To what extremes would you go to protect your family? How can you ever guarantee their safety? And can you ever be truly certain about anything or anybody? These themes and more are examined by a spectacular cast and a gripping and brilliantly conceived story in “Prisoners.” Easily the year’s most riveting drama, you’ll never see what’s coming from one moment to the next and the conclusion will leave you breathless.
Hugh Jackman is an emotional powerhouse as Keller Dover, a hardworking man of faith and family who’s been sober for nearly a decade. When his daughter disappears along with the daughter of his best friends (Terrence Howard, Viola Davis), he takes drastic action against a disturbed young man (Paul Dano) who he believes knows of their whereabouts. Meanwhile, young desperate Detective Loki (Jake Gyllenhaal) pursues his very scant leads and uncovers other unknown horrors along the way.
Jackman and Gyllenhaal give equally tormented and gripping yet opposite performances. Jackman is a dangerously raging bull driven to the brink of destroying the very family he is trying to keep intact. Gyllenhaal smolders quietly under a calm and poker faced exterior broken by agitated blinking and sudden violent eruptions. Both are astounding must-see performances and Jackman’s is a sure bet for Oscar consideration.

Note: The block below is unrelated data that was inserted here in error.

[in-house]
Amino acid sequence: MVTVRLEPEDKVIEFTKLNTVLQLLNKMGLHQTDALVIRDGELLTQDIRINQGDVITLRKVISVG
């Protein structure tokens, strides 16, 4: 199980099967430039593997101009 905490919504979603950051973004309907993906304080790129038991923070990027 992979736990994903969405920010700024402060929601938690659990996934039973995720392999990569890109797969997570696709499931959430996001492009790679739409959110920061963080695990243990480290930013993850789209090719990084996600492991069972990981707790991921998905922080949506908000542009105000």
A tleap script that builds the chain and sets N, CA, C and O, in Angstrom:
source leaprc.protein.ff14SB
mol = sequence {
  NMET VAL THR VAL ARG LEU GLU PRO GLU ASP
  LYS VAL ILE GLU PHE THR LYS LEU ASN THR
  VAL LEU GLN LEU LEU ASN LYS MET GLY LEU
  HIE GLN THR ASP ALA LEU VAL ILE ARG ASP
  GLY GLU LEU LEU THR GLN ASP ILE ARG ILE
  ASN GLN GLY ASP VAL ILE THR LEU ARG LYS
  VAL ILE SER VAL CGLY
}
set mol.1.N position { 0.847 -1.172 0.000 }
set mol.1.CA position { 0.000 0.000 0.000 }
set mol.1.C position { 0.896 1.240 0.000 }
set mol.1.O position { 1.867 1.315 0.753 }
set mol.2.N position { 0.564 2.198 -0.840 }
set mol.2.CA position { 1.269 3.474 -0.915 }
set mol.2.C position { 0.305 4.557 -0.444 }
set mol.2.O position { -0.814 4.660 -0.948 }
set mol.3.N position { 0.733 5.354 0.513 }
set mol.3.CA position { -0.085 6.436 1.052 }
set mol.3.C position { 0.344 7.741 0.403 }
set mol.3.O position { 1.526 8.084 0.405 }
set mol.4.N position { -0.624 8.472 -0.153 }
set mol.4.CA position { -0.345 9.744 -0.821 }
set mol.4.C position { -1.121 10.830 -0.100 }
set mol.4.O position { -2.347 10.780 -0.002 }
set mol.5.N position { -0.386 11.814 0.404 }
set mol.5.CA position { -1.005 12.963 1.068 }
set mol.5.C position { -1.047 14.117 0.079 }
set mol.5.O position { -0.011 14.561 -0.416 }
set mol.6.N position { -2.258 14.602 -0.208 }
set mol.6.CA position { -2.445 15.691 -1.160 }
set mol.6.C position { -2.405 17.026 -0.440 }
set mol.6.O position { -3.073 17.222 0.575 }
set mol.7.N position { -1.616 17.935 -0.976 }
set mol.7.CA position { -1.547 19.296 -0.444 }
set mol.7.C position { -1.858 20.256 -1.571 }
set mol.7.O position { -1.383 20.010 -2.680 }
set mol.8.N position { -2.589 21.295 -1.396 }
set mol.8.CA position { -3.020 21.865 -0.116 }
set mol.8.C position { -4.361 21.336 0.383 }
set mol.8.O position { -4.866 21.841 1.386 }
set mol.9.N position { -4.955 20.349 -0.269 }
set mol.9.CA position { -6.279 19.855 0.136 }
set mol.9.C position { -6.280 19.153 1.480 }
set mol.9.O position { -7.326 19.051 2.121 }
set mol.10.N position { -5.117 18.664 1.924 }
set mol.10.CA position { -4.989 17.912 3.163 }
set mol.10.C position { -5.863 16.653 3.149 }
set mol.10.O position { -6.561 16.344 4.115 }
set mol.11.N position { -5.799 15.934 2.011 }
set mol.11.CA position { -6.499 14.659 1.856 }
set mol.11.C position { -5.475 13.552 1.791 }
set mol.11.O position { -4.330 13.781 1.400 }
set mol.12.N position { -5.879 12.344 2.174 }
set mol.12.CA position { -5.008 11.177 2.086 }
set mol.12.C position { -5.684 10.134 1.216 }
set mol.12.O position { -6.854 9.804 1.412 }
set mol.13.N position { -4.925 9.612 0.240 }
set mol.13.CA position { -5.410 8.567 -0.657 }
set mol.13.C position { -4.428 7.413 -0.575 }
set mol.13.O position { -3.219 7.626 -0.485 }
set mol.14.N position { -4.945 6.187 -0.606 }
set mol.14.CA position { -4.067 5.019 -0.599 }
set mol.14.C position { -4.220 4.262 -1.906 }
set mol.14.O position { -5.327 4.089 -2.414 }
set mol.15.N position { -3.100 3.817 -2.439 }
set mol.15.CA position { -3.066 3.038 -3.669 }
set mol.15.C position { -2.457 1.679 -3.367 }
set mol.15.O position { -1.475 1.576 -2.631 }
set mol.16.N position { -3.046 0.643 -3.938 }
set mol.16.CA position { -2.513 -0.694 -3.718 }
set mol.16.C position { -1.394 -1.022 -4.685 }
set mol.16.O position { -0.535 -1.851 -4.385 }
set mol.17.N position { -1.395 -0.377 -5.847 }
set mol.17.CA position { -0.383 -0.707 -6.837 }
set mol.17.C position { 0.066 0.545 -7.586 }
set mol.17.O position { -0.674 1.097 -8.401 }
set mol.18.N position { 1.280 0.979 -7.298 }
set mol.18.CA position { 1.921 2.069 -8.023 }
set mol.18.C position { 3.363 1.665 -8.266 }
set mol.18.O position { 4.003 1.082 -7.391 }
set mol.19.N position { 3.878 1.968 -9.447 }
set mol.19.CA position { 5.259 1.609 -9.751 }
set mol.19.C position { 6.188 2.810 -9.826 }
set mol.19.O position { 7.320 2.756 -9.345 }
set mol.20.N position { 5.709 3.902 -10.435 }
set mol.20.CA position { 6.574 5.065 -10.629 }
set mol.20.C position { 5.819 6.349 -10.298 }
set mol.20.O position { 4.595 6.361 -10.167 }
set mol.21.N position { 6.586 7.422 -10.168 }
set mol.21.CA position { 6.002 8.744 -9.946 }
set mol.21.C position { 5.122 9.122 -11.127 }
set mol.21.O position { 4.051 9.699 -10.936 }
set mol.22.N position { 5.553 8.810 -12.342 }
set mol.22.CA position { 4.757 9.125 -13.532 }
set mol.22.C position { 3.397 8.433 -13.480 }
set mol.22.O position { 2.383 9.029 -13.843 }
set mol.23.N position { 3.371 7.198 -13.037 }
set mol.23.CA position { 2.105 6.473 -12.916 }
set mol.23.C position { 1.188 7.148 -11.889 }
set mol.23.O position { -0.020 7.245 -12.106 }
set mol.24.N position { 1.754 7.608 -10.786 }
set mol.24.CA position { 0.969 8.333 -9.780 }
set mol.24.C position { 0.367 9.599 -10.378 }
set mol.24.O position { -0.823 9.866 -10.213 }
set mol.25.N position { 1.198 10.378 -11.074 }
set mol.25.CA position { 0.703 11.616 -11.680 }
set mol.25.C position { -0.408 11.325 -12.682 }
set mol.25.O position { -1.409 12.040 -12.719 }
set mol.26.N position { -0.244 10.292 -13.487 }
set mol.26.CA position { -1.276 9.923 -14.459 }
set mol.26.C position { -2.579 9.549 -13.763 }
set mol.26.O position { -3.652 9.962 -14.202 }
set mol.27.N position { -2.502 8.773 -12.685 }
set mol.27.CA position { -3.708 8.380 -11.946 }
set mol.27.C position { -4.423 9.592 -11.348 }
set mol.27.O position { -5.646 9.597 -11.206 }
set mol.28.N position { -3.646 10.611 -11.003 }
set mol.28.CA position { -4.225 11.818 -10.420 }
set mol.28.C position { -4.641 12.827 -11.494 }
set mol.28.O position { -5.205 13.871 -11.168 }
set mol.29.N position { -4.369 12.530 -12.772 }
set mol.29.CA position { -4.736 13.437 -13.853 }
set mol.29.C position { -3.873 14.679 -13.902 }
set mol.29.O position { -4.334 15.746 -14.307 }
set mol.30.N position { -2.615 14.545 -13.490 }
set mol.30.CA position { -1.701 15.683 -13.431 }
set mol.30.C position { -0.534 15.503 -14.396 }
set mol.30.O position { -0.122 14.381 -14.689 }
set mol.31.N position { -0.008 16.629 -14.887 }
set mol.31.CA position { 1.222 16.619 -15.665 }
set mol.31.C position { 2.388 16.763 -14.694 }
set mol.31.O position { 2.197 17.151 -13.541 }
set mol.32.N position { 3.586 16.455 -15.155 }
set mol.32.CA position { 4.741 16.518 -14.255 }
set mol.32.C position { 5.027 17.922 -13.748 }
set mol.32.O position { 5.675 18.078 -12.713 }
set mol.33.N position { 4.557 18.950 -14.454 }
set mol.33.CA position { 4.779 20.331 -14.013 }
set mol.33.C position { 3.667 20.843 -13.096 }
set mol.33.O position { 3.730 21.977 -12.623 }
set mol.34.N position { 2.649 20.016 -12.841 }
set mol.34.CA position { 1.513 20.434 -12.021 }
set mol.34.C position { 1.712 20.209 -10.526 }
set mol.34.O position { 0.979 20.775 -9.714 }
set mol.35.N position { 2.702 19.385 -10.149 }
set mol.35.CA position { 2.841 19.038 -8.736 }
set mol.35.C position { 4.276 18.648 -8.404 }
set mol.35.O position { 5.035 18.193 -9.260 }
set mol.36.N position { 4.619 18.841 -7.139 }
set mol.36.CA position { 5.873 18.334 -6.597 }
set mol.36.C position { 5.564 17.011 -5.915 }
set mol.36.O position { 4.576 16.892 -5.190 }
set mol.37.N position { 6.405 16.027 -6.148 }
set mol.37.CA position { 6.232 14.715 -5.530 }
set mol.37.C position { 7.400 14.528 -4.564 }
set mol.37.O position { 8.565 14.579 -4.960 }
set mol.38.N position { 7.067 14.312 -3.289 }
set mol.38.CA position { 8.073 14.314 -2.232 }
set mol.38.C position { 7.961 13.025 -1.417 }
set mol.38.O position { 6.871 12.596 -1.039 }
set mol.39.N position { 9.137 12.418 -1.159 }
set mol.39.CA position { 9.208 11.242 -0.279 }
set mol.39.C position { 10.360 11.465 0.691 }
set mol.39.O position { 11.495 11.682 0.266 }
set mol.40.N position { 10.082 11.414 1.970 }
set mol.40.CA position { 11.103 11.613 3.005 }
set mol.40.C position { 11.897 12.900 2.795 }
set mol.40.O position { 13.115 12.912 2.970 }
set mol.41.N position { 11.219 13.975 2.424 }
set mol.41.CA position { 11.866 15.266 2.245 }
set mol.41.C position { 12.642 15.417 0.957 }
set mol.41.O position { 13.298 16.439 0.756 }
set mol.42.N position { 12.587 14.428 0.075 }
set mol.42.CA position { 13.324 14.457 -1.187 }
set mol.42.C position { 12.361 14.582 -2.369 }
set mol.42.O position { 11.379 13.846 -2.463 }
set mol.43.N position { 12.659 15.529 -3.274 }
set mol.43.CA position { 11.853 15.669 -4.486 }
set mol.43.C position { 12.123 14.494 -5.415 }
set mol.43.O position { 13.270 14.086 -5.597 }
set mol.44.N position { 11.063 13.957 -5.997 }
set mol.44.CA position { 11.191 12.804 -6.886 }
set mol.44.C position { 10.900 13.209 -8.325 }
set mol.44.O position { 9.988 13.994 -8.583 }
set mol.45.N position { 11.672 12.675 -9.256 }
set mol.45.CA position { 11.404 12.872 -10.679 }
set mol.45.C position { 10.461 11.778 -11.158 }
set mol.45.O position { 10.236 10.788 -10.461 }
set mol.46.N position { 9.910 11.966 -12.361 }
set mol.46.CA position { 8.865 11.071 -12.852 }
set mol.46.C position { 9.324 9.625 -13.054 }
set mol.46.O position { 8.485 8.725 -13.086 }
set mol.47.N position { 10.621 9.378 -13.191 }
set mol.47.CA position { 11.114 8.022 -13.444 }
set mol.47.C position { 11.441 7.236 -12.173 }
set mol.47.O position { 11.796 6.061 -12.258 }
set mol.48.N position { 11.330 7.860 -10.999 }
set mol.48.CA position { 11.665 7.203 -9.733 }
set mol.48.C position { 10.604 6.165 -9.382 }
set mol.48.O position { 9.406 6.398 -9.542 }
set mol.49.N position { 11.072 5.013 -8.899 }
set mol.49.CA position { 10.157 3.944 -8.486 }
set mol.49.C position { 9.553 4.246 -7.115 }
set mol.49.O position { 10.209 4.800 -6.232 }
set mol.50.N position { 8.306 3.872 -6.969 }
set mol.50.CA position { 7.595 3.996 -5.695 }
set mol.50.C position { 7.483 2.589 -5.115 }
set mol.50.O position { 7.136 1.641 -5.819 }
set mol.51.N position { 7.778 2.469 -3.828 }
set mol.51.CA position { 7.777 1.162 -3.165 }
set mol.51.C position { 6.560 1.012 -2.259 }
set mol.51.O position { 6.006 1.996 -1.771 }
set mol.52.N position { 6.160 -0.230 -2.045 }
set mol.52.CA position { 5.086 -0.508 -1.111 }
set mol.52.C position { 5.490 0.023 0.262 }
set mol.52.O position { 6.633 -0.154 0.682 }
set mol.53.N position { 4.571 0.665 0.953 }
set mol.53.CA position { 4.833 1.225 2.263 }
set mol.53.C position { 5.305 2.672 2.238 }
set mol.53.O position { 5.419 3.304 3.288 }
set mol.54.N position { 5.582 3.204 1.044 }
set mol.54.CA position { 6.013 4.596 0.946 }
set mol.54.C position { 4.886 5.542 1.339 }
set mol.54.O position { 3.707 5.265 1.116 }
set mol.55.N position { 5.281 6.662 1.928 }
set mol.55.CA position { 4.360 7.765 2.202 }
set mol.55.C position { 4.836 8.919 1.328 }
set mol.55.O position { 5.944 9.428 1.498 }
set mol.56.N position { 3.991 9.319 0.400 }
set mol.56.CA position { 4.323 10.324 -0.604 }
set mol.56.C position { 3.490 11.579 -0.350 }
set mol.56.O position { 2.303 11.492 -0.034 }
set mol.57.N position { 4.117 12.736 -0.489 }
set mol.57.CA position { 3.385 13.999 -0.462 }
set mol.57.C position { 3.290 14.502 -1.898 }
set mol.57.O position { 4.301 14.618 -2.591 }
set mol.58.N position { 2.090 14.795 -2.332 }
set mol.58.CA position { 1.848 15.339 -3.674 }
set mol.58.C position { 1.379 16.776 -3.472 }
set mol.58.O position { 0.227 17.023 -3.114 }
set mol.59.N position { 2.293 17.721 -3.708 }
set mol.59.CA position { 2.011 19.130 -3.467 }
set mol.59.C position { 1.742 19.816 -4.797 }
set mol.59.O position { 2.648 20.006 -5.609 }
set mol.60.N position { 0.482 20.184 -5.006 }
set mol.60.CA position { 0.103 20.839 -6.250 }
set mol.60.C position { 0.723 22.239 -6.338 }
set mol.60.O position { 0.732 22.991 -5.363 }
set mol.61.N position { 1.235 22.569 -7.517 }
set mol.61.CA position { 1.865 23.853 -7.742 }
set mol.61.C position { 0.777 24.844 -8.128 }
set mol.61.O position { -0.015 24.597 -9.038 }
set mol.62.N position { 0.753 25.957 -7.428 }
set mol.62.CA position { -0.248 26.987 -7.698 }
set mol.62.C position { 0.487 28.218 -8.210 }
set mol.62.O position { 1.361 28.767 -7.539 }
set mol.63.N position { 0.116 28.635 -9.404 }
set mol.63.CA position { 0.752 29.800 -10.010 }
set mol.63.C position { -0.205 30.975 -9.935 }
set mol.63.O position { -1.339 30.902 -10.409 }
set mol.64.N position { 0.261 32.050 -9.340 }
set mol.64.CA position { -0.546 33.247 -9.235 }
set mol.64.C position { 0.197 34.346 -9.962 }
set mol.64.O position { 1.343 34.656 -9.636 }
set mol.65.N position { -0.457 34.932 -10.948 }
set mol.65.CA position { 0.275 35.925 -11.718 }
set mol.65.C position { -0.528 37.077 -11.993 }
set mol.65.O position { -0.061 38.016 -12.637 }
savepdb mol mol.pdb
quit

The ever chameleon-like Melissa Leo is at first unrecognizable as Dano’s aunt in another top notch performance. However, Maria Bello is unfortunately wasted as Dover’s wife. She is relegated to crying, taking sleeping pills and further tormenting Dover by telling him he promised to always keep their family safe. Her character is the only misstep in this otherwise flawlessly crafted and unforgettable film that will leave you feeling less secure in your surroundings.